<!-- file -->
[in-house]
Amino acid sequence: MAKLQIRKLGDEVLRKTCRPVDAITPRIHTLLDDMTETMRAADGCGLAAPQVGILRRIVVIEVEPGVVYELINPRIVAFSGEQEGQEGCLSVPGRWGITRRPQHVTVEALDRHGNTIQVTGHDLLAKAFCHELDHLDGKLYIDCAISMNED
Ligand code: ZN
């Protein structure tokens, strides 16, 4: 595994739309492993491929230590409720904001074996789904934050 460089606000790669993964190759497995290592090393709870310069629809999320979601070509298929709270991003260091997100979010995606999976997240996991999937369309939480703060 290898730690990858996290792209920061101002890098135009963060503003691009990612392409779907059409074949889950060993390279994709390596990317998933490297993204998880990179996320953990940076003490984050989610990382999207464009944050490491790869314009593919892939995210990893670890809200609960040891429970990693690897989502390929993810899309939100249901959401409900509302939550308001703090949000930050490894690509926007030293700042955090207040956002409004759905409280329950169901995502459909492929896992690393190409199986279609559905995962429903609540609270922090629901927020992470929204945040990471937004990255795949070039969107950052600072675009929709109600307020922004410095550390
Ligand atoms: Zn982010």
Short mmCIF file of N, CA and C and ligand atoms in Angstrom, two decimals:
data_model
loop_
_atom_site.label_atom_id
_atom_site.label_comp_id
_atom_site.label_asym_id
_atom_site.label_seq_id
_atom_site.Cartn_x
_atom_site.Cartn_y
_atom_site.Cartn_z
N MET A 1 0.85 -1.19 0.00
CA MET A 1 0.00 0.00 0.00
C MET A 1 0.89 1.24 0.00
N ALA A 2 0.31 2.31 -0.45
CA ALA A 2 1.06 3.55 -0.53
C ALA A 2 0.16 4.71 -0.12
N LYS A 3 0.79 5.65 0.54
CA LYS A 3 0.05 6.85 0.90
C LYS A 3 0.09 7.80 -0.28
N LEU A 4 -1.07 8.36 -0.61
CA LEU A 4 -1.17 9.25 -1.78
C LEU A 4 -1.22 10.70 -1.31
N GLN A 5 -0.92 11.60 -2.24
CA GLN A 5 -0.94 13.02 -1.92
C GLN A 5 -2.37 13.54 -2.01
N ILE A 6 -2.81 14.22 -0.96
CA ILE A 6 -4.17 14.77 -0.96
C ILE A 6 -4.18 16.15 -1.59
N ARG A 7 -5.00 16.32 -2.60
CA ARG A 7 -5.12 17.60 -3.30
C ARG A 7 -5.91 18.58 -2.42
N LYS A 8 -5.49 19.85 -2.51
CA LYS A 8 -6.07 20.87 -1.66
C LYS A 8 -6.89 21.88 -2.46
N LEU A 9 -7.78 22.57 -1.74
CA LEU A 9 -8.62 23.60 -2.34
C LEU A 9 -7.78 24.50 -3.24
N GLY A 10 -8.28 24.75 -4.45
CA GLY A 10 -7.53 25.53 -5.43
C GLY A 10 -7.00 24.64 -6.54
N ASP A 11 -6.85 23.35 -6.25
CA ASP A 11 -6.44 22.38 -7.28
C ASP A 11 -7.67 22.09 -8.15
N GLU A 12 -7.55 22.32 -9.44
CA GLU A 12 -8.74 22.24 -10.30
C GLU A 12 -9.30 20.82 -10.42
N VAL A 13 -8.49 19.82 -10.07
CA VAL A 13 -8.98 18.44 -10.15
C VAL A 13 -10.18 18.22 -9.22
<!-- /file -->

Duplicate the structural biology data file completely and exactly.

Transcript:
[in-house]
Amino acid sequence: MAKLQIRKLGDEVLRKTCRPVDAITPRIHTLLDDMTETMRAADGCGLAAPQVGILRRIVVIEVEPGVVYELINPRIVAFSGEQEGQEGCLSVPGRWGITRRPQHVTVEALDRHGNTIQVTGHDLLAKAFCHELDHLDGKLYIDCAISMNED
Ligand code: ZN
């Protein structure tokens, strides 16, 4: 595994739309492993491929230590409720904001074996789904934050 460089606000790669993964190759497995290592090393709870310069629809999320979601070509298929709270991003260091997100979010995606999976997240996991999937369309939480703060 290898730690990858996290792209920061101002890098135009963060503003691009990612392409779907059409074949889950060993390279994709390596990317998933490297993204998880990179996320953990940076003490984050989610990382999207464009944050490491790869314009593919892939995210990893670890809200609960040891429970990693690897989502390929993810899309939100249901959401409900509302939550308001703090949000930050490894690509926007030293700042955090207040956002409004759905409280329950169901995502459909492929896992690393190409199986279609559905995962429903609540609270922090629901927020992470929204945040990471937004990255795949070039969107950052600072675009929709109600307020922004410095550390
Ligand atoms: Zn982010």
Short mmCIF file of N, CA and C and ligand atoms in Angstrom, two decimals:
data_model
loop_
_atom_site.label_atom_id
_atom_site.label_comp_id
_atom_site.label_asym_id
_atom_site.label_seq_id
_atom_site.Cartn_x
_atom_site.Cartn_y
_atom_site.Cartn_z
N MET A 1 0.85 -1.19 0.00
CA MET A 1 0.00 0.00 0.00
C MET A 1 0.89 1.24 0.00
N ALA A 2 0.31 2.31 -0.45
CA ALA A 2 1.06 3.55 -0.53
C ALA A 2 0.16 4.71 -0.12
N LYS A 3 0.79 5.65 0.54
CA LYS A 3 0.05 6.85 0.90
C LYS A 3 0.09 7.80 -0.28
N LEU A 4 -1.07 8.36 -0.61
CA LEU A 4 -1.17 9.25 -1.78
C LEU A 4 -1.22 10.70 -1.31
N GLN A 5 -0.92 11.60 -2.24
CA GLN A 5 -0.94 13.02 -1.92
C GLN A 5 -2.37 13.54 -2.01
N ILE A 6 -2.81 14.22 -0.96
CA ILE A 6 -4.17 14.77 -0.96
C ILE A 6 -4.18 16.15 -1.59
N ARG A 7 -5.00 16.32 -2.60
CA ARG A 7 -5.12 17.60 -3.30
C ARG A 7 -5.91 18.58 -2.42
N LYS A 8 -5.49 19.85 -2.51
CA LYS A 8 -6.07 20.87 -1.66
C LYS A 8 -6.89 21.88 -2.46
N LEU A 9 -7.78 22.57 -1.74
CA LEU A 9 -8.62 23.60 -2.34
C LEU A 9 -7.78 24.50 -3.24
N GLY A 10 -8.28 24.75 -4.45
CA GLY A 10 -7.53 25.53 -5.43
C GLY A 10 -7.00 24.64 -6.54
N ASP A 11 -6.85 23.35 -6.25
CA ASP A 11 -6.44 22.38 -7.28
C ASP A 11 -7.67 22.09 -8.15
N GLU A 12 -7.55 22.32 -9.44
CA GLU A 12 -8.74 22.24 -10.30
C GLU A 12 -9.30 20.82 -10.42
N VAL A 13 -8.49 19.82 -10.07
CA VAL A 13 -8.98 18.44 -10.15
C VAL A 13 -10.18 18.22 -9.22